Blood Red Sun: Empires Rise And Fall
Last month the Asian Maritime Transparency Initiative (AMTI) commemorated the end of World War Two in the Pacific 70 years ago. To educate readers they provided a series of maps that illustrate the struggle against Japan as it rampaged across Asia.
The AMTI, launched by the think tank Center for Strategic and International Studies (CSIS), is an online resource examining the problems bedeviling East Asia. Revisiting the last war in the Pacific becomes relevant today when China and Japan’s rivalry is heating up again.
Rather than a long-winded essay, the AMTI’s 15 maps “explain the end of World War Two in Maritime Asia” accompanied by short insights. The sequence stretches from 1937 until 1951.
It’s a rewarding trip down the 20th century’s worst bloodbath for the overlooked details it scrutinizes. Here are choice morsels.
Imperial Japan’s Grand Strategy
From December 1941 until mid-1942, the Imperial Japanese Army and Navy (IJA/N) blitzed Southeast Asia and Oceania. They defeated the US, the British Empire, and the Netherlands in the span of months and established impregnable garrisons from Singapore to Wake Island.
Until the disaster at Midway on June 7, 1942, Japan had the best navy and the best air force in the Pacific.
Carriers Won The War
Japan might have built and launched the world’s largest aircraft carrier (to no avail) but it was the US Navy who innovated their use in combined operations. According to AMTI carriers made it possible to retake islands that were used for strategic bombing missions on Japan.
The Soviets Made A Difference Too
By attacking Manchuria in August, 1945, the Soviets rid Japan of its largest foreign possession and settled an old score. Doing so also put a lid on the one-million-man Kwantung Army.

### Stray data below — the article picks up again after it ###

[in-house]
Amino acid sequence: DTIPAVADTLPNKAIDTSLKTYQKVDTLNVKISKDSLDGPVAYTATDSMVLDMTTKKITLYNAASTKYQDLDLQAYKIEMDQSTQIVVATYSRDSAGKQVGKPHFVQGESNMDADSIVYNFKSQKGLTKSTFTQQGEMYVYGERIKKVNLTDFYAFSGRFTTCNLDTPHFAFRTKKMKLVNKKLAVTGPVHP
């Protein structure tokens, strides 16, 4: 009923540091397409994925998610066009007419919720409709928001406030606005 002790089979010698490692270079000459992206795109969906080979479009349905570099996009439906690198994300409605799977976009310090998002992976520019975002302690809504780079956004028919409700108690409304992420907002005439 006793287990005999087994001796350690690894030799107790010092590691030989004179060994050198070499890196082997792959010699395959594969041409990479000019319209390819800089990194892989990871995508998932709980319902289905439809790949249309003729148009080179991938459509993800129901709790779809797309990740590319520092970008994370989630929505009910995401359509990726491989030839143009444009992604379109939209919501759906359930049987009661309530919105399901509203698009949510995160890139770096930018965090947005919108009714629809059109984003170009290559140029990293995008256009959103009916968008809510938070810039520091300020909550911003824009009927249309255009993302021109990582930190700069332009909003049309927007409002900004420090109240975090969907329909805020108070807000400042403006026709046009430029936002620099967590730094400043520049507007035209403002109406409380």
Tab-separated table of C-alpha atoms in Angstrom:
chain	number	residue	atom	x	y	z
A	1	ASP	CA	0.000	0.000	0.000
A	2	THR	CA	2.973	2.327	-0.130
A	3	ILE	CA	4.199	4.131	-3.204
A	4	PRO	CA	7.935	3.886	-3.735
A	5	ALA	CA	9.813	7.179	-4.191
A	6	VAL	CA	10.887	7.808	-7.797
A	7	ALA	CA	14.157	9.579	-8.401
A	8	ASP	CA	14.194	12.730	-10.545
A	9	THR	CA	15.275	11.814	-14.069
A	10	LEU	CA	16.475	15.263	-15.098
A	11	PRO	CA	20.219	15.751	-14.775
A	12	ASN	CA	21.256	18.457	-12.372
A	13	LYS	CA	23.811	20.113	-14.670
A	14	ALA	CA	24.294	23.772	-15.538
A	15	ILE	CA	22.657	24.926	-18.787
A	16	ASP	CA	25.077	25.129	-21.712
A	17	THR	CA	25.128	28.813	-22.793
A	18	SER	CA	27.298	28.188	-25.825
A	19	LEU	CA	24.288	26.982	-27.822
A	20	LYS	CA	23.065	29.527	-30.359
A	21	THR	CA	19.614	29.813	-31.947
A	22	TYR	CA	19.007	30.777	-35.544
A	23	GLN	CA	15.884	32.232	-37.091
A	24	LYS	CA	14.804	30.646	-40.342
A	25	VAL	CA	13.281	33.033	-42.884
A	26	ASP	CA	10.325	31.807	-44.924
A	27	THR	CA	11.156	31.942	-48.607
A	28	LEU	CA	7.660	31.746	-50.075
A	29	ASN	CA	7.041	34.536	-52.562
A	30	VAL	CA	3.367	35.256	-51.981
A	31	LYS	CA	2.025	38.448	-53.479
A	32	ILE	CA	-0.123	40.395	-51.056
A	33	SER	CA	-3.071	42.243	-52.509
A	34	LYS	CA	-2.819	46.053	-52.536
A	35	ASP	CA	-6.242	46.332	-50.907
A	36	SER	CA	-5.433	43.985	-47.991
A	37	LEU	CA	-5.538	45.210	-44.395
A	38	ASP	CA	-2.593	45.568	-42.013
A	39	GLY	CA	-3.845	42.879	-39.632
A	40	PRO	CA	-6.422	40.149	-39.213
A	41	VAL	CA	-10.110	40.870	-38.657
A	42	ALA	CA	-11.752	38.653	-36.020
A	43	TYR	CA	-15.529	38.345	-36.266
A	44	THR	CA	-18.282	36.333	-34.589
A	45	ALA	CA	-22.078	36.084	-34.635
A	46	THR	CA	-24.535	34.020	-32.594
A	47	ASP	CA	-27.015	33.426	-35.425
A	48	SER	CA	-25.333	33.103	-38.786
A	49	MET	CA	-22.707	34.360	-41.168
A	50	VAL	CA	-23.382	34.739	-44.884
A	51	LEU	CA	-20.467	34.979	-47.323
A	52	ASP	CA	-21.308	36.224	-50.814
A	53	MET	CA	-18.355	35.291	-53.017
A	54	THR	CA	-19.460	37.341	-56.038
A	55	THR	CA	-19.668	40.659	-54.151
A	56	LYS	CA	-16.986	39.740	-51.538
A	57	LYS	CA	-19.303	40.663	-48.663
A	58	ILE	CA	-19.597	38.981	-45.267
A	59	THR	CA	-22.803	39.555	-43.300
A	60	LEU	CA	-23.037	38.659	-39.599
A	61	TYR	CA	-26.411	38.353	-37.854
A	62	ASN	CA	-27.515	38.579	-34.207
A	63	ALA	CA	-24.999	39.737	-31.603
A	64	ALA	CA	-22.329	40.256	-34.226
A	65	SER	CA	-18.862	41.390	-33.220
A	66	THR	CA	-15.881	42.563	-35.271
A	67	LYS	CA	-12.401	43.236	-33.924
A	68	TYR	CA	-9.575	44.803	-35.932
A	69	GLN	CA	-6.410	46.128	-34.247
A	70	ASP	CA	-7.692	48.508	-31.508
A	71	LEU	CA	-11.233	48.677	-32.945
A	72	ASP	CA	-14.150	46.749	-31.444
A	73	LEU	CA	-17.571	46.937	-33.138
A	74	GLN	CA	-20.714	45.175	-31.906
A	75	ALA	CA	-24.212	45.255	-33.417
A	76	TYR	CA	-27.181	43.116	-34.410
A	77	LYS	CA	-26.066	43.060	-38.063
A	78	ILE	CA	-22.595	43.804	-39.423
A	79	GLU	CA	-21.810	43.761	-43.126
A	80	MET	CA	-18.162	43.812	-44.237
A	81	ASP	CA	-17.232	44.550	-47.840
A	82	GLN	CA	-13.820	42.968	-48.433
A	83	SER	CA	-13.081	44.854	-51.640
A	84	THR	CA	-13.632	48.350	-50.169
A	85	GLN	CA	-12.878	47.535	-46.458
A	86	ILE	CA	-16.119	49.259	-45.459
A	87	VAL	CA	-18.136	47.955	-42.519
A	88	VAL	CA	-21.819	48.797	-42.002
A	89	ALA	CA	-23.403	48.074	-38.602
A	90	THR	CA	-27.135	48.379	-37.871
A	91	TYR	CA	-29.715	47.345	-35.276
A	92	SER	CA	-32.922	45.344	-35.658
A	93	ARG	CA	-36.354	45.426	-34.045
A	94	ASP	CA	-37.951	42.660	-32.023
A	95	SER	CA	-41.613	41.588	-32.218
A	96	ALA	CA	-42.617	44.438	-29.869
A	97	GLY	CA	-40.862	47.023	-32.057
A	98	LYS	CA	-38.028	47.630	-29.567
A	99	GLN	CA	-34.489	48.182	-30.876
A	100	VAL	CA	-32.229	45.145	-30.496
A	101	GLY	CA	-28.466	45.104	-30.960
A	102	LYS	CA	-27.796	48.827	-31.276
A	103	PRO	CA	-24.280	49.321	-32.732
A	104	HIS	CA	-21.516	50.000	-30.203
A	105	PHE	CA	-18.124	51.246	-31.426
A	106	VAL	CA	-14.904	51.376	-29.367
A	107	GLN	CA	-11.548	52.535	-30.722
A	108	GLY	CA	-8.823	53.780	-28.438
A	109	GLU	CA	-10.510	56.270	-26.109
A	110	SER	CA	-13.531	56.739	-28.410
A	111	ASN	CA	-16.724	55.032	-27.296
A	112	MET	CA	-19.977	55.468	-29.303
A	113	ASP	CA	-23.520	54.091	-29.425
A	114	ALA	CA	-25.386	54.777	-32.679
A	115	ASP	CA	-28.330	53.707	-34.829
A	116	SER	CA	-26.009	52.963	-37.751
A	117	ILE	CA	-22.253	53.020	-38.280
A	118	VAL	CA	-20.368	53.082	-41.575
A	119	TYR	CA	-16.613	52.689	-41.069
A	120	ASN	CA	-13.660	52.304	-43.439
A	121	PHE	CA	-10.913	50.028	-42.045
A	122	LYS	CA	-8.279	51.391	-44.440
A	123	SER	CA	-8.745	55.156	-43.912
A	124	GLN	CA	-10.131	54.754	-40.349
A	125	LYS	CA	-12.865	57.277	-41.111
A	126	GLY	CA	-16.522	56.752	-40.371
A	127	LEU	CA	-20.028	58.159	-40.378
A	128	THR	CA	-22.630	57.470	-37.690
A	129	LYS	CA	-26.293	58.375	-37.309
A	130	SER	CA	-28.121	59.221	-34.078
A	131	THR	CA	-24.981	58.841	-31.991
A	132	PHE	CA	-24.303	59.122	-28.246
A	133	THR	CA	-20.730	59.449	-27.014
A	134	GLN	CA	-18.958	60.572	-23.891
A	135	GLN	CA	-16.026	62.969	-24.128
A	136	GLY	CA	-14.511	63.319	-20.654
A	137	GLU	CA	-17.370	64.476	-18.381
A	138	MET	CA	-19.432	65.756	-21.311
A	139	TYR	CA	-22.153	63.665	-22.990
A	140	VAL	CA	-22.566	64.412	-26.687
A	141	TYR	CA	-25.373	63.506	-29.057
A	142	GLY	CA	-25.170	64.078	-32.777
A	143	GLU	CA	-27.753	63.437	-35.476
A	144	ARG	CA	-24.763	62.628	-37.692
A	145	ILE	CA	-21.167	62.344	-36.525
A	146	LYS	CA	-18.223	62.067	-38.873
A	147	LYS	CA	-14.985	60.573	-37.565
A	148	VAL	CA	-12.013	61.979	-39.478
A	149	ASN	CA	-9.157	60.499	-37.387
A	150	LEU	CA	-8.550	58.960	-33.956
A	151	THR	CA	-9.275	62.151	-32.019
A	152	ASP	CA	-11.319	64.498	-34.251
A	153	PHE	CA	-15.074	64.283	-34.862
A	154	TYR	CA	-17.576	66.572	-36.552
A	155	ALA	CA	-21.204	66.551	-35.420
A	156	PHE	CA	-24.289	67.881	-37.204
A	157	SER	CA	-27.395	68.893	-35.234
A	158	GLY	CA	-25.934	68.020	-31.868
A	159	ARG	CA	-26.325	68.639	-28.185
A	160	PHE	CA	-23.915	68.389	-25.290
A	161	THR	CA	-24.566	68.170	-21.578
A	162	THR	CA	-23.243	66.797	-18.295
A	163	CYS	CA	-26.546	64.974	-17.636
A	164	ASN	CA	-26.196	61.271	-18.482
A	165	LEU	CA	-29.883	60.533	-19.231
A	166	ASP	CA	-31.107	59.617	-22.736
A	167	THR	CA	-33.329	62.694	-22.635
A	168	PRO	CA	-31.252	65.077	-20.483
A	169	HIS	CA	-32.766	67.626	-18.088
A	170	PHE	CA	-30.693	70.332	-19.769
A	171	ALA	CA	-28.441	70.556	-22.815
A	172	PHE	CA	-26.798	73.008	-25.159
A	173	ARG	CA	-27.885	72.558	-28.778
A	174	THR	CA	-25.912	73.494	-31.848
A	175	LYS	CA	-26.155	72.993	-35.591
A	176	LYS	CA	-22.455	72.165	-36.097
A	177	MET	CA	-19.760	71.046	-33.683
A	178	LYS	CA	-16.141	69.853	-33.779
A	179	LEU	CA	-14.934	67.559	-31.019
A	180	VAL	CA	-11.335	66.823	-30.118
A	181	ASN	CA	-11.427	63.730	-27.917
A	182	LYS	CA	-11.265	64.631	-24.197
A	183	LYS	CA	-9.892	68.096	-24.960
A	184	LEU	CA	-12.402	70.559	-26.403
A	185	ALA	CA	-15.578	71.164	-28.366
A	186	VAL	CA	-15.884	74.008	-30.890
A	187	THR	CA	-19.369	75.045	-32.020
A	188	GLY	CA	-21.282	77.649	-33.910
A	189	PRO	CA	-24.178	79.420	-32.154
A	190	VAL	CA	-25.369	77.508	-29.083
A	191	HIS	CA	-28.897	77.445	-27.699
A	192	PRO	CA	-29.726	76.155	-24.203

Half a century prior, Japan seized Korea, Manchuria, and Imperial Russia’s only warm water port in Asia during the savage Russo-Japanese War (1904-1905).
There Was A Plan To Invade Japan
The Allies called it Operation Downfall. They expected it to be larger in scale than the assault on Normandy. It would have prolonged the war for untold years.
China Was A Basket Case
Even before the war. It was a divided country where a corrupt central government shared power with provincial warlords and Communist rebels. Unfailing US material support to Chiang Kai-shek’s government never resulted in credible gains over the Japanese.
China’s long decline–a century of humiliation–spanning the Manchu Dynasty and the Republican era was irresistible for Japan’s politicians and industrialists. Since 1894 Japanese forces were carving up the Chinese mainland, sowing the seeds of historic animosity.
Demobilization Was Hard
While the Allies managed to beat the Japanese in New Guinea, Burma, the Philippines, and scores of small islands, the almost five-million strong IJA was still intact–albeit dispersed–and scattered across Asia at war’s end.
What Japan calls the Great Pacific War is an incredible narrative that can inform the present. One of its terrible lessons is modern states are ill-served when a hawkish and delusional military clique hijacks a government. This is what happened to Japan from 1937 until 1945 and it suffered near-total destruction as a result.